What are some things we want to begin to save for? If we're falling below of our mandatory, discretionary, desired expenses, if that's bigger than the income we're bringing in, how are we going to work on bringing more income in? What could we creatively do? I will meet with my financial adviser that's managing a number of my finances for me to get their feedback. But at the annual event is really taking a look at the whole year, where we're going to go with our money and how we're going to get there.
-But you schedule a time to specifically sit down and be intentional about your planning.
-We're going to do that.
-Now, principle number five-- be a giver. What does that have to do with-- now again, I'm just asking kind of devil's advocate. If I'm watching this and I'm like, sure, be a giver, meanwhile I'm trying to, like, buy chicken panini to feed myself while I'm starting a business or I'm barely just now making it. Maybe I'm watching this and I own a bakery and I'm just now starting to get ahead. And you're saying be a giver.
And then I Google you, who's Tim Redmond, and I discover that you've built a company from two people to 450 people. You travel all around the world. You've had a lot of success. So I might look at it and go, it's easy for you to say to be a giver. So walk me through. What does this mean to be giver and how does this apply to me if I'm, maybe--
-Yeah. This is very important. When we talk about being a giver, it's more of a mindset than an amount, same thing as the next principle we'll talk about. It's more of a mindset than an amount. You live to give.
What that is doing is you're telling yourself on a conscious and a subconscious level that you are an abundant person and you're not just striving just to survive, that you can learn to live below your means. And there's some aspect of your life that you can take out of what you have to give to somebody else that's more needy than you are. And there's always somebody more needy than you in the world.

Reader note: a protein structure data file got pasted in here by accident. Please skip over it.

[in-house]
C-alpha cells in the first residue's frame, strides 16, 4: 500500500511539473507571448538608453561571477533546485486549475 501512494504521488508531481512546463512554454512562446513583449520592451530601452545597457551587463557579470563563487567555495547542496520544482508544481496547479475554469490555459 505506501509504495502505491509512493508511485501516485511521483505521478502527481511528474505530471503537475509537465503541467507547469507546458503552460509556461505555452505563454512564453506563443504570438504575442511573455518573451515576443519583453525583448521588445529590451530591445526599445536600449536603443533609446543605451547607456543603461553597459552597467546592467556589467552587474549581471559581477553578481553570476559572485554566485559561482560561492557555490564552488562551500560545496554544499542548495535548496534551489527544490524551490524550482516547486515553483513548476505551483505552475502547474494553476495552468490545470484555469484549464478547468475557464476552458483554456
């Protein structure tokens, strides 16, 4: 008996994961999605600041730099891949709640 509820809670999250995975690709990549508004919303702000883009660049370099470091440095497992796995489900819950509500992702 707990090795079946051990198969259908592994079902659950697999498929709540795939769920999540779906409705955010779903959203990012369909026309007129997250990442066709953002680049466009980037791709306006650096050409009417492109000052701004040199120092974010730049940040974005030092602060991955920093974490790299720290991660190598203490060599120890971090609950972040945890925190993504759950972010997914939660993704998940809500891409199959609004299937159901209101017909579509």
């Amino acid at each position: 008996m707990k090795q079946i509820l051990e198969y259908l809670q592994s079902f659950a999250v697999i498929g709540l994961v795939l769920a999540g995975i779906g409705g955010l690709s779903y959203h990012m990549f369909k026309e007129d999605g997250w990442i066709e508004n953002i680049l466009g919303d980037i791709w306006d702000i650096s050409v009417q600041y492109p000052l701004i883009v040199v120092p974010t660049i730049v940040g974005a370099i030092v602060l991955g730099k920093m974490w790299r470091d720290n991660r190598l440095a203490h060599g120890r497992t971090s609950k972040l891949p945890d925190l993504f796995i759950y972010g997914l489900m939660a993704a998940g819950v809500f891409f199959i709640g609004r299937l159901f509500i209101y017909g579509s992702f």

And so you reinforce that mindset of abundance. You reinforce that mindset you are a giver. You're a creative giver. And so being a giver is-- well, it's a whole attitude of life through your services, your creative problem-solving, and through financially even giving.
-Are you intentional about giving? Are you intentional, or is this just sort of now habitual for you, where you just do it out of habit?
-Yeah, well, I'm intentional in I giving over what we have set up.
-So like I believe in tithing. And I happen to give 10% to my church. And they take care of all kinds of outreaches that I participate in, my kids, and my wife, and I participate in. And that there's a lot of different programs, community affairs. There's something you guys were involved with even today that was just outstanding earlier today.
You know, so I find different things, my wife and I will find different things we want to give to help support, to help those people. So there's intentionality there. But most of it's just by rote. It's like, this is in my lifestyle. It's part of my budget. It's part of my mandatory obligations.
-I want to hammer this home real quick, though. Because there's somebody watching this who's a crazy giver like you, or a nuclear giver. Like, you will give everything possible. I met a lady years ago who was trying to start this home-based business. And every time she'd have $1, she would give it away, almost at like a panicky-- like, I need to give it away. I--
-That's more fear-driven than generosity.
Yeah. And her story was, you know, I grew up poor. I want to help people who are poor, always giving money to family. What we're talking about is being intentional about what you're giving, setting aside a specific amount. And if you're not familiar with the word tithe, and let's just pretend that you're not a Christian or you don't believe in the Judeo-Christian worldview, the principle of tithing is setting aside 10% to give to a charitable cause.